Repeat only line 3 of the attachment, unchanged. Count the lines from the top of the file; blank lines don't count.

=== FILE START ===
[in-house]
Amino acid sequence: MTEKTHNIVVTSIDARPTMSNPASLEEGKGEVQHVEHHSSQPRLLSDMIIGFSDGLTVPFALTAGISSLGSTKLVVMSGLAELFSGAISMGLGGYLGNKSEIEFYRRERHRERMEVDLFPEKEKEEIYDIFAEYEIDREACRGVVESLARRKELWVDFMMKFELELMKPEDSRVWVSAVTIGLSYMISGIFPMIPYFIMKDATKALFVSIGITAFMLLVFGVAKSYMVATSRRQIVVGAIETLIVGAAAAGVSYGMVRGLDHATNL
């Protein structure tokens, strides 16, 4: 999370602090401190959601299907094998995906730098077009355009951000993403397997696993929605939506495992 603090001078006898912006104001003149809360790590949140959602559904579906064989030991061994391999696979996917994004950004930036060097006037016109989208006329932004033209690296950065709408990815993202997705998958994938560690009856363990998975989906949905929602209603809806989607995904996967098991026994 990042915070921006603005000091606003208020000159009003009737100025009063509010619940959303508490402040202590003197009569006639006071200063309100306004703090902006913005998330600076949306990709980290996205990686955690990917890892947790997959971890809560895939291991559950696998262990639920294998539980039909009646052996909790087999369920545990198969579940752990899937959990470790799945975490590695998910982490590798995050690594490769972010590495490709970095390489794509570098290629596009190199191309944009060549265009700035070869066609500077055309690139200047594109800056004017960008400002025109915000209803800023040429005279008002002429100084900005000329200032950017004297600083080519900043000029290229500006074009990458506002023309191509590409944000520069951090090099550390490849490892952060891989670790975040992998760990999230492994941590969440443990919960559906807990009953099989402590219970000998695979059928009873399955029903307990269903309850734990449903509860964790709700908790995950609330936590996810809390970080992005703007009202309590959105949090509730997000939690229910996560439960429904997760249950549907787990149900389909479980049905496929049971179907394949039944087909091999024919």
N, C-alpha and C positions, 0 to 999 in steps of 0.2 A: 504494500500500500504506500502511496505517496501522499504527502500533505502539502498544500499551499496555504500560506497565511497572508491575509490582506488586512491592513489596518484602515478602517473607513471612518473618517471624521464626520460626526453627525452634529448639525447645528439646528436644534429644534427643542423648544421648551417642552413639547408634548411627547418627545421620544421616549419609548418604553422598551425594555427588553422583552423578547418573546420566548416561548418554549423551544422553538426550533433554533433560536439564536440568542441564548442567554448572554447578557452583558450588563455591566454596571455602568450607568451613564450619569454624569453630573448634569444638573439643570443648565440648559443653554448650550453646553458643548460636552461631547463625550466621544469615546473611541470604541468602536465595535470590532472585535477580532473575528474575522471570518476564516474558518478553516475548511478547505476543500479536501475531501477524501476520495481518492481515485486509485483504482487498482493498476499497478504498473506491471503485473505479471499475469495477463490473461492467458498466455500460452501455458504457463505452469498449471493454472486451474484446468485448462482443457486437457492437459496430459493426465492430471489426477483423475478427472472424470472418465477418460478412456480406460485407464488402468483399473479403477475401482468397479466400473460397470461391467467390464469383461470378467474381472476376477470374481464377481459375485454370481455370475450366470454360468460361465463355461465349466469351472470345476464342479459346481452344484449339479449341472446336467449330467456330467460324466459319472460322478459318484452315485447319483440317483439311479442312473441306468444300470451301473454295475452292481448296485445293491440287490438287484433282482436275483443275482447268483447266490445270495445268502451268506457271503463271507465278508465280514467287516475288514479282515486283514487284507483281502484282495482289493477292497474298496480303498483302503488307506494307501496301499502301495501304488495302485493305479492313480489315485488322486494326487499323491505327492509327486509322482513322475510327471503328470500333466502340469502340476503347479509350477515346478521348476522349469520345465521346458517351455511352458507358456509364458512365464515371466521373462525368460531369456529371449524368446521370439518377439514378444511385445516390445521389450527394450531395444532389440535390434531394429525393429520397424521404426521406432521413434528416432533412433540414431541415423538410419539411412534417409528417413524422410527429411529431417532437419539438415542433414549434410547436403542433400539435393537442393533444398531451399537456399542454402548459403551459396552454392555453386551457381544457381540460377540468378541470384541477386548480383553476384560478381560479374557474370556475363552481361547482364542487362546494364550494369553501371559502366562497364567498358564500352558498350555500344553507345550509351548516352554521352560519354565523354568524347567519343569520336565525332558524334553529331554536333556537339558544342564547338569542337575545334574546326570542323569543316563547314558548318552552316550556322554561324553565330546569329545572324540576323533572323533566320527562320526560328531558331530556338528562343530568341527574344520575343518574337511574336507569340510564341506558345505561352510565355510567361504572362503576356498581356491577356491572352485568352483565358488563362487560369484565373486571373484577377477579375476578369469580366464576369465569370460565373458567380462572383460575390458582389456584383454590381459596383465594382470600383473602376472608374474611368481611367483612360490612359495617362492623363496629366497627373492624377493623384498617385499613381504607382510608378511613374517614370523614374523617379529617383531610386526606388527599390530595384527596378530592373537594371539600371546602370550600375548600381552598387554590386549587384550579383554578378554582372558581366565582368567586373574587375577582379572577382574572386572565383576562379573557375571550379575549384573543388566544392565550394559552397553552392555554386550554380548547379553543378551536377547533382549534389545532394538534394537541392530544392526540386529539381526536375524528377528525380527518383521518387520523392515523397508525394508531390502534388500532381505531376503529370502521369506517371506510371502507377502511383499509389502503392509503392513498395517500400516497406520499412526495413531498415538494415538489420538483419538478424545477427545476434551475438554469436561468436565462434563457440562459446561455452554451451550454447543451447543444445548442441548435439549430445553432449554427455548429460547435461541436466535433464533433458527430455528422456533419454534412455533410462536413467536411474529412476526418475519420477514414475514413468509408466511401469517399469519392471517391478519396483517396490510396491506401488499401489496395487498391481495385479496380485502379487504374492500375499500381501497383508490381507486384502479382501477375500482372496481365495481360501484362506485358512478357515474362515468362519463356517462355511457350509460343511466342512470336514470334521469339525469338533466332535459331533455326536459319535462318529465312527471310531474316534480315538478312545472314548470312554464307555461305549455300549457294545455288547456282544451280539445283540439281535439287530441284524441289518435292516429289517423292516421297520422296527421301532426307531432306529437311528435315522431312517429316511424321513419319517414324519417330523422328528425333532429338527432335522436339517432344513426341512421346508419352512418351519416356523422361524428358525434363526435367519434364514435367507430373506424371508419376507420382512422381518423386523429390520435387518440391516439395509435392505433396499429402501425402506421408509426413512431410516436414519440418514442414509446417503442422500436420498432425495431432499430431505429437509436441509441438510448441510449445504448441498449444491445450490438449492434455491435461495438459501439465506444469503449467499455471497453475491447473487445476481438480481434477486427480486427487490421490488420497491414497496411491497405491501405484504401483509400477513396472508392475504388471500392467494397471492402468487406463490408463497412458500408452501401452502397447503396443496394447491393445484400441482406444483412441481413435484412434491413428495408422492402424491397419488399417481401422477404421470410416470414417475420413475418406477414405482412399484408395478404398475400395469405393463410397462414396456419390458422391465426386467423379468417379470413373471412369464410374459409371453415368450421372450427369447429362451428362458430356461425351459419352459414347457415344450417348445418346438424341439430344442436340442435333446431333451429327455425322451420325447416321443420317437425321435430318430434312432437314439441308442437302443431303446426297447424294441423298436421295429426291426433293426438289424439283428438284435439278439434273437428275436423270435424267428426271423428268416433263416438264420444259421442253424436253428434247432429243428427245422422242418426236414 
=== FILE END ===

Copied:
């Protein structure tokens, strides 16, 4: 999370602090401190959601299907094998995906730098077009355009951000993403397997696993929605939506495992 603090001078006898912006104001003149809360790590949140959602559904579906064989030991061994391999696979996917994004950004930036060097006037016109989208006329932004033209690296950065709408990815993202997705998958994938560690009856363990998975989906949905929602209603809806989607995904996967098991026994 990042915070921006603005000091606003208020000159009003009737100025009063509010619940959303508490402040202590003197009569006639006071200063309100306004703090902006913005998330600076949306990709980290996205990686955690990917890892947790997959971890809560895939291991559950696998262990639920294998539980039909009646052996909790087999369920545990198969579940752990899937959990470790799945975490590695998910982490590798995050690594490769972010590495490709970095390489794509570098290629596009190199191309944009060549265009700035070869066609500077055309690139200047594109800056004017960008400002025109915000209803800023040429005279008002002429100084900005000329200032950017004297600083080519900043000029290229500006074009990458506002023309191509590409944000520069951090090099550390490849490892952060891989670790975040992998760990999230492994941590969440443990919960559906807990009953099989402590219970000998695979059928009873399955029903307990269903309850734990449903509860964790709700908790995950609330936590996810809390970080992005703007009202309590959105949090509730997000939690229910996560439960429904997760249950549907787990149900389909479980049905496929049971179907394949039944087909091999024919």